William Clark, of Lewis and Clark fame, would not recognize the riverfront area of Paducah, Ky., if he saw it today. History tells us that in 1795 his older brother George Rogers Clark, a general during the Revolutionary War, claimed the 37,000 acres the city now occupies. After the general died, the claim went to William and the deed transferred for only $5. The town was named in honor of the Padouca Indians, whom Lewis and Clark became acquainted with during their travels. The spelling was changed sometime in the city’s history.
Because of Paducah’s location at the confluence of the Ohio and Tennessee rivers, the city thrived. Paducah is situated on the southern side of the Ohio River, about 50 miles from the Mississippi and 20 miles from the Cumberland. That makes Paducah very accessible by way of water.
There are many attractions and things to do, especially at the developing riverfront area. A new Holiday Inn is under construction, and a dock for transient boaters is complete. With the new dock, the riverfront will become very welcoming and convenient to boaters. The City of Paducah Docks takes reservations for the new transient amenity (270-444-8508; VHF 9 and 16). There are several spaces with electrical, water and sewer hookups. Fuel will also be available, which is another plus for the dock and for boaters traveling the four rivers.
History in Art
The most prominent feature of the riverfront is the 14-foot floodwall. And not just a plain floodwall, but one enhanced with more than 50 life-sized murals covering three city blocks. The murals are the work of a group of artists led by Robert Dafford and are called “Portraits of Paducah’s Past.” They tell the history of Paducah.
The floodwall became necessary after the Flood of 1937. During that winter, the Ohio rose above its 50-foot flood stage. The city’s earthen levee was not effective, and over 90 percent of the city was flooded. So, the U.S. Army Corps of Engineers was commissioned to build the floodwall, which was constructed between August 1939 and July 1949. It was tested again in April of 2011, when the Ohio was predicted to raise more than it had in 61 years, but the floodwall held and minimized damage within the riverfront area.
In the first row of buildings next to the floodwall is the River Discovery Center, formerly known as the River Heritage Museum. It is housed in the downtown area’s oldest standing structure, which, according to E.J. Abell, the director of education at the museum, was previously a bank, a hotel, a store called Petter’s Supply that catered to steamboats, and the site of the first Episcopal church in Paducah.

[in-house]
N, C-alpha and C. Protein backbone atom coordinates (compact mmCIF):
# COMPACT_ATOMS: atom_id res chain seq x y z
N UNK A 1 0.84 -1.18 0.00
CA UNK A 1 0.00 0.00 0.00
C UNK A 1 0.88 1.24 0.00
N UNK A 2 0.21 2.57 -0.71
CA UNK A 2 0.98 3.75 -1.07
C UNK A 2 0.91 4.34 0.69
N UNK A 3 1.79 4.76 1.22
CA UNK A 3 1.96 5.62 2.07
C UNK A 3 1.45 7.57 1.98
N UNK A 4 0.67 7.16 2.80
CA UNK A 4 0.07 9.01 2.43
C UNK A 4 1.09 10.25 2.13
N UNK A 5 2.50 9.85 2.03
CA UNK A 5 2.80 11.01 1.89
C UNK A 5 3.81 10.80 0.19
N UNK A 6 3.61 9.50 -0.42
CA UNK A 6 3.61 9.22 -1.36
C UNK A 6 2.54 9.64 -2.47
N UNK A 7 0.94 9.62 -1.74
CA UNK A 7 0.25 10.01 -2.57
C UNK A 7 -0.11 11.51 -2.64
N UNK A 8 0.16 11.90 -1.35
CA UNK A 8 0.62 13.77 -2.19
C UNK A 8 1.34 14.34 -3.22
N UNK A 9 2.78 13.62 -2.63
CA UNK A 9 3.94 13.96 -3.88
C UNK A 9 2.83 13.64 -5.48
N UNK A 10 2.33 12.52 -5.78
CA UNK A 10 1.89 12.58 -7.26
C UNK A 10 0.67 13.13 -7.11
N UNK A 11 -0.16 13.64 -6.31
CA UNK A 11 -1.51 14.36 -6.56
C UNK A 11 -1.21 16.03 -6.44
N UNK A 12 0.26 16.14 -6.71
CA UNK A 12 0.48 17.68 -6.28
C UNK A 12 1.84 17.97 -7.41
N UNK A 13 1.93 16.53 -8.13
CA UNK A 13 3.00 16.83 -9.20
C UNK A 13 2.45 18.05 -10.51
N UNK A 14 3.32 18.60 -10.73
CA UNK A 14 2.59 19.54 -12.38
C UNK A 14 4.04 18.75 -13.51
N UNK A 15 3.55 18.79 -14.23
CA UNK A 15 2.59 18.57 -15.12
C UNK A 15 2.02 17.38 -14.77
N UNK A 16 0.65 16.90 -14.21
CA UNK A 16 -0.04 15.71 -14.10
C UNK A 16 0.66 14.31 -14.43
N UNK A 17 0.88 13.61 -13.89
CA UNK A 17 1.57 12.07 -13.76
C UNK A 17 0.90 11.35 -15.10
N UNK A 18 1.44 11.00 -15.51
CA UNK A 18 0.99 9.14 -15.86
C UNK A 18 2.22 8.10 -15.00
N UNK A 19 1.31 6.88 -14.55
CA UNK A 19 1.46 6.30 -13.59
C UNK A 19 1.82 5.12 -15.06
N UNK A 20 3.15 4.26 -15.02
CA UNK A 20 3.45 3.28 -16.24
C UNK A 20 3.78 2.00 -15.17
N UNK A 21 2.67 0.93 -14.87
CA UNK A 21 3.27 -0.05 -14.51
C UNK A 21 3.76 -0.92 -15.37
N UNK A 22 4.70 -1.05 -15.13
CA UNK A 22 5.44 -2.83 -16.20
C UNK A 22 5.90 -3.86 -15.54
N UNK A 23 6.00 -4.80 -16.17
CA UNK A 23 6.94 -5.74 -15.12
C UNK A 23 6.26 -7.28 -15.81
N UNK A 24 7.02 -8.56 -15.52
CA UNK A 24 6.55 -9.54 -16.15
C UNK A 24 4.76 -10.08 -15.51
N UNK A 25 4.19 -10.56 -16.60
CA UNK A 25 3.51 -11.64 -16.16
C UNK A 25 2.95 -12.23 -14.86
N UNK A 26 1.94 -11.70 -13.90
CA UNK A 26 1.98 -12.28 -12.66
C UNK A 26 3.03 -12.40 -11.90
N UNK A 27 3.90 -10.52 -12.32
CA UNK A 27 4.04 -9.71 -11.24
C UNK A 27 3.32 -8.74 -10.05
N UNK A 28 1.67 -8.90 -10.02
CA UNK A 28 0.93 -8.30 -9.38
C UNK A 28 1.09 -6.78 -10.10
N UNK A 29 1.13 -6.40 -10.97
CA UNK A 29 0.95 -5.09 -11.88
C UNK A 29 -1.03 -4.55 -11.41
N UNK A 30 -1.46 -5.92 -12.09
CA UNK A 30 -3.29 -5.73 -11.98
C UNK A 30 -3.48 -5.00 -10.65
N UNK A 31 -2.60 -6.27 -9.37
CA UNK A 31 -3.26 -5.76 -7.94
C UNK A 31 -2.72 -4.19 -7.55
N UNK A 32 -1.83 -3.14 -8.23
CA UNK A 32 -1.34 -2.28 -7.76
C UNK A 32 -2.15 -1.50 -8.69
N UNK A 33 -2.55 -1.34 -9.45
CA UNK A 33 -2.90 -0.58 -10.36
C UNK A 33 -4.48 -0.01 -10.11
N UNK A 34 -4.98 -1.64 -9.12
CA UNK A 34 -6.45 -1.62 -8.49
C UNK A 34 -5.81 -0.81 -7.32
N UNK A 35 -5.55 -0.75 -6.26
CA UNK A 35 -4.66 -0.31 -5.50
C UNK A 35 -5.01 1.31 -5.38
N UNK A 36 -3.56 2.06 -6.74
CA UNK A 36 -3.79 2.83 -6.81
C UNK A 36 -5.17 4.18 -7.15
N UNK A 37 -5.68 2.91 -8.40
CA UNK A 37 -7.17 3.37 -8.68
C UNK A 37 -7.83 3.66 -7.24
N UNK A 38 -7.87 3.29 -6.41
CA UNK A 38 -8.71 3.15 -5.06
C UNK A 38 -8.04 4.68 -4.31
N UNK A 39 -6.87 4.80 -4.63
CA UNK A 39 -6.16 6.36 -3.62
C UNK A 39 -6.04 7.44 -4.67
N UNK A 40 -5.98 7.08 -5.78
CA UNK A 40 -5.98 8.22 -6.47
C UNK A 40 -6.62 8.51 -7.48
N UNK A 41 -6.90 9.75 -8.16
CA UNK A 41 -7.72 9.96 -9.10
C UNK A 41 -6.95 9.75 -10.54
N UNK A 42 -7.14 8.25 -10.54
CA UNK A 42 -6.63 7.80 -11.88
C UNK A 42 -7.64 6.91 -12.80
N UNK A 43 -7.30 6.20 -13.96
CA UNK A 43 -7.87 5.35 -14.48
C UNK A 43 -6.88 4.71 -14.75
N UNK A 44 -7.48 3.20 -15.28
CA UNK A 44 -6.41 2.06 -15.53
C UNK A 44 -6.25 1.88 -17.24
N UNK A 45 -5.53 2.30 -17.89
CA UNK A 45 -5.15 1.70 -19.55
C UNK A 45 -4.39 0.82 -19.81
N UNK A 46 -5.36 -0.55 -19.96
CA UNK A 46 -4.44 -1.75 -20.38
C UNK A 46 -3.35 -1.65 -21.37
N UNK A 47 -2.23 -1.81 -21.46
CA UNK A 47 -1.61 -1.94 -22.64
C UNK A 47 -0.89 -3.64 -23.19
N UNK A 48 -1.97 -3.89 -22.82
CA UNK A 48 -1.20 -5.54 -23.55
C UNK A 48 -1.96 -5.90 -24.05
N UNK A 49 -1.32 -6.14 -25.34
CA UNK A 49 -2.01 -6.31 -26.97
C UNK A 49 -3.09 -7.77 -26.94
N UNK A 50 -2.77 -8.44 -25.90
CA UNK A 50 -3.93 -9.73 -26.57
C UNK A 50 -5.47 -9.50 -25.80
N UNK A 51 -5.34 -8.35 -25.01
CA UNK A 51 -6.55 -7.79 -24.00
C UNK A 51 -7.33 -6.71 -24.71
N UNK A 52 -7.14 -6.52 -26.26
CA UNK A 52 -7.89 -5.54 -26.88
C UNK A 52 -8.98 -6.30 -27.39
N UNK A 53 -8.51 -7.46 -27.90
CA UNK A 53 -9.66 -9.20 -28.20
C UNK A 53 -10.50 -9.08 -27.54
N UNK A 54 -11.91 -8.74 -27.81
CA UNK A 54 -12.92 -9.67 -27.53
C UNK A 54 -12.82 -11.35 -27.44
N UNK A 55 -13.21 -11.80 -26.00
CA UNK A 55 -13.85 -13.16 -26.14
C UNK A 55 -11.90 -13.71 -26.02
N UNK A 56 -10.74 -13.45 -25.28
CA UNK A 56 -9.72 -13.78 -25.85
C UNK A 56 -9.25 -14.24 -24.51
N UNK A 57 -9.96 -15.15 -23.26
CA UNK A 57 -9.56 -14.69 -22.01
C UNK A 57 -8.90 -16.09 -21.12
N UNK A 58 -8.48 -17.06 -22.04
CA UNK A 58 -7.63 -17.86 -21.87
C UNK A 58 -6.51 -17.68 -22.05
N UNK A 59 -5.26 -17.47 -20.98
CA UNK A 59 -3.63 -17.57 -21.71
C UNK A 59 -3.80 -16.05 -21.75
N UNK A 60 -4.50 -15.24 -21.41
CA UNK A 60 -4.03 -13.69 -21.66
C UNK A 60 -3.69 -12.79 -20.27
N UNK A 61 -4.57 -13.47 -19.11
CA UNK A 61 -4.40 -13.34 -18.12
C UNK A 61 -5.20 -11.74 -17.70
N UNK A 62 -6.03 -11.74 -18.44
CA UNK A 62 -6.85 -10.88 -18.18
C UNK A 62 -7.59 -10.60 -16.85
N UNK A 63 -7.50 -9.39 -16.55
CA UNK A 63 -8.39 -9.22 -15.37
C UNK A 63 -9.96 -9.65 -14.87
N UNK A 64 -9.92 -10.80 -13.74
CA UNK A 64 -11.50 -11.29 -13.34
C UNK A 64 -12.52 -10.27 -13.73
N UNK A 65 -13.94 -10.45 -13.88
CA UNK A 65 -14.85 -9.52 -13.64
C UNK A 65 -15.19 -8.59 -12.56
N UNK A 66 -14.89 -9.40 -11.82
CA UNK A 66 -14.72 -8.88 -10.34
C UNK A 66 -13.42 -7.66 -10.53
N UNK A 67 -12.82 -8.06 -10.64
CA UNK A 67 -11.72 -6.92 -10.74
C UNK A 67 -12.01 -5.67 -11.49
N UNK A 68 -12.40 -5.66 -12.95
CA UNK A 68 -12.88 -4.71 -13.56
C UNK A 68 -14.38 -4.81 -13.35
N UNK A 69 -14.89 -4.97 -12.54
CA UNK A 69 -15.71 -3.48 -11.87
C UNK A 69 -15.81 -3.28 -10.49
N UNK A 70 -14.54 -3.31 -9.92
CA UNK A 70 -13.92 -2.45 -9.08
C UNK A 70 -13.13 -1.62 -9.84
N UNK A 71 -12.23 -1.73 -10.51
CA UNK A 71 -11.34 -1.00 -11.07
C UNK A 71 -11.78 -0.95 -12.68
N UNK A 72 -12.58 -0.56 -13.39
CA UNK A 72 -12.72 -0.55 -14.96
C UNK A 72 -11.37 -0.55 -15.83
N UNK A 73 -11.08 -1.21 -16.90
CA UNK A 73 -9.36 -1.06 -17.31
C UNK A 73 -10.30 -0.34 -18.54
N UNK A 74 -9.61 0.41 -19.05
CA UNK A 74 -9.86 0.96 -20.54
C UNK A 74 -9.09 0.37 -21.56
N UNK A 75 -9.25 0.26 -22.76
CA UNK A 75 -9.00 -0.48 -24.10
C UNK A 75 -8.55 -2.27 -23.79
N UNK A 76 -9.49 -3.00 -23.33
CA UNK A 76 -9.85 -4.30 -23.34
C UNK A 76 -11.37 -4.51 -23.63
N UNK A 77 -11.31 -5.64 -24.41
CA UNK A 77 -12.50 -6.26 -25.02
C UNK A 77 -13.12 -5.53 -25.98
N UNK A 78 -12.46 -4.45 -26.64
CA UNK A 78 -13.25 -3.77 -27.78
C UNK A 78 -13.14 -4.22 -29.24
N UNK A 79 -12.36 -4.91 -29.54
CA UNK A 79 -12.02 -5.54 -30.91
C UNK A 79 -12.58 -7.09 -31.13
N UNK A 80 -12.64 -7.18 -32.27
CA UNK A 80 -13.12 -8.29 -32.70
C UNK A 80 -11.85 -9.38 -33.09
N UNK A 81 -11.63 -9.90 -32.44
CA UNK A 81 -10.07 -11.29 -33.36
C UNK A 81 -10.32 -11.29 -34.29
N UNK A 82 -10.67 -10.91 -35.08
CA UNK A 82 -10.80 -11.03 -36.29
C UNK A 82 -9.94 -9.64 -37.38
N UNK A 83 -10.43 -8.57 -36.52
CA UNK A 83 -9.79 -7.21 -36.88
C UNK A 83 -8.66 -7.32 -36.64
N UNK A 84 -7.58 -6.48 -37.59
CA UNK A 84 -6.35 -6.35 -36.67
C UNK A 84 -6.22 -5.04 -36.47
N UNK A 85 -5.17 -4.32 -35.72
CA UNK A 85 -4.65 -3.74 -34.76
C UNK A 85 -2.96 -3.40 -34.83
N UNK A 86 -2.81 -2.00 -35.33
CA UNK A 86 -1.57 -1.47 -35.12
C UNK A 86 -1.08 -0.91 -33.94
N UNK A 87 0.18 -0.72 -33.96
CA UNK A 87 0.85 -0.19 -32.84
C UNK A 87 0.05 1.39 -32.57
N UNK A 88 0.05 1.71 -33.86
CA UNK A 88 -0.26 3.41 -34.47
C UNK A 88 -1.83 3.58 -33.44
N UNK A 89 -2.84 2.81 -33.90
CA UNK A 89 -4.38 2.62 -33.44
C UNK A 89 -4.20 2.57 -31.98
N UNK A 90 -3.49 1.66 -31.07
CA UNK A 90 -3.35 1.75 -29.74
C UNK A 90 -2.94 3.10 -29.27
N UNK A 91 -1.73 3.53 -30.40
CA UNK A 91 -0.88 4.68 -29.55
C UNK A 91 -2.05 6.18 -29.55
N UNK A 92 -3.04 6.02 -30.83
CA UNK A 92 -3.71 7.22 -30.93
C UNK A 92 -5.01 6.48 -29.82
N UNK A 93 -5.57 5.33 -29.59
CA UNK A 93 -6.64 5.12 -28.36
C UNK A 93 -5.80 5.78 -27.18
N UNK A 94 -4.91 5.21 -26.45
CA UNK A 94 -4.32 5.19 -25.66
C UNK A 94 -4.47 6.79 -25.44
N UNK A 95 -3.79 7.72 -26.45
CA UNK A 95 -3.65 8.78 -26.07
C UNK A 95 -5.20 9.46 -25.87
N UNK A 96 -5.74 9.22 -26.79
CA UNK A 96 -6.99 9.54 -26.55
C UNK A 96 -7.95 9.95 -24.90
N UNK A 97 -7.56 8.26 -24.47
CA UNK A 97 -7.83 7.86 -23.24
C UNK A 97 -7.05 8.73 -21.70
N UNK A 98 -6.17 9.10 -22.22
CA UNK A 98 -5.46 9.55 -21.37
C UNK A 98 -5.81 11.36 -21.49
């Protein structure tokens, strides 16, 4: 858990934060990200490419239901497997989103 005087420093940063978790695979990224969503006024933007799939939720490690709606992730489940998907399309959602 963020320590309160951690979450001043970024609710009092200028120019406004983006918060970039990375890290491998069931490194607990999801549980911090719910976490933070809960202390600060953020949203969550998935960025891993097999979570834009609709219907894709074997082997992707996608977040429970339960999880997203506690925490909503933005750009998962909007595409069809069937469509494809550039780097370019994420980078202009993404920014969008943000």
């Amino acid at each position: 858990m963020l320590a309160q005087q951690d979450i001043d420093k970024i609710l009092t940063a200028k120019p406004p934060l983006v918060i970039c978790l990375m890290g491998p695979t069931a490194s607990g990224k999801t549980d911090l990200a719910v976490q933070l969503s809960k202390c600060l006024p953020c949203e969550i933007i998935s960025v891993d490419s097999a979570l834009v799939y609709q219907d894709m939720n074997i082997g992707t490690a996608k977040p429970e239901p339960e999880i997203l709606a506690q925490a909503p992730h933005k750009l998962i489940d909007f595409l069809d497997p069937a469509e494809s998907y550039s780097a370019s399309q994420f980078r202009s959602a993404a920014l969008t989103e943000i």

The museum contains state-of-the-art interactive exhibits that tell the story of the four rivers region. Included are models of steamboats and flat boats, and exhibits displaying how a lock and dam works, why flooding occurs and what dredging does. One of the most popular exhibits of the center is the boat simulator, where visitors can pilot a variety of boats in different situations. Another exhibit explains the inland waterway system, which covers 25,000 miles throughout the central U.S. It provides visitors with a greater perspective of getting around the many different waterways that make up the system.
Mark Your Calendar
Paducah has many annual events, including a couple film festivals, a beer festival, a barbecue festival, a county fair, a dragon boat festival and an Oktoberfest. It’s an artsy destination, also. There is the annual Lower Town Arts and Music Festival in May, the Fall Fiber Festival this September 22-23 and a fall American Quilters Society Quilt Week this September 13-16. There is also a spring Quilt Week in April.
The Quilt Weeks are held at the National Quilt Museum, which is not a showcase for your grandmother’s homemade quilts — not that those are not pretty and functional. The quilts displayed at the museum are works of art that take the artists many, many hours to make. According to Frank Bennett, CEO of the museum, “We are a global destination art museum and get visitors from all over the world. Our visitorship is made up of a combination of folks that go to art museums and folks that are actually active quilters.”
The museum has more than 500 quilts in its permanent collection, but rotates them periodically. There are also two traveling exhibits on display. “There are nineteen quilt museums in the U.S., but we are by far the largest one,” said Bennett. “What we show represents the top one percent of what is being done in quilting.”
Great American Eclipse
Coming up in mid-August of this year is a total solar eclipse that can best be seen along a diagonal line across the U. S. from Oregon to South Carolina. It so happens that Paducah is within that line. A solar eclipse happens as the moon completely passes in front of and blocks the sun. Daytime becomes twilight.
Paducah will be in “totality” (darkness) for 2 minutes and 19 seconds. The city is planning a weekend of cultural events and activities culminating with the eclipse on Monday, August 21. Official viewing areas will be designated in the historic downtown along the riverfront and celebrations will be staged throughout town. The National Quilt Museum will take part and have a focus on arts and crafts. The River Discovery Center will celebrate with barbecue and music, and a farmer’s market will have local vendors selling their goods.
There are plenty of year-round activities at Paducah’s riverfront without the eclipse. So, do not wait until 2024, when the next solar eclipse will occur. The wide variety of restaurants and accommodations along the riverfront make it a great place for boaters and non-boaters alike to visit at any time.
IF YOU GO
Paducah Visitors Bureau
City of Paducah Docks
River Discovery Museum
The National Quilt Museum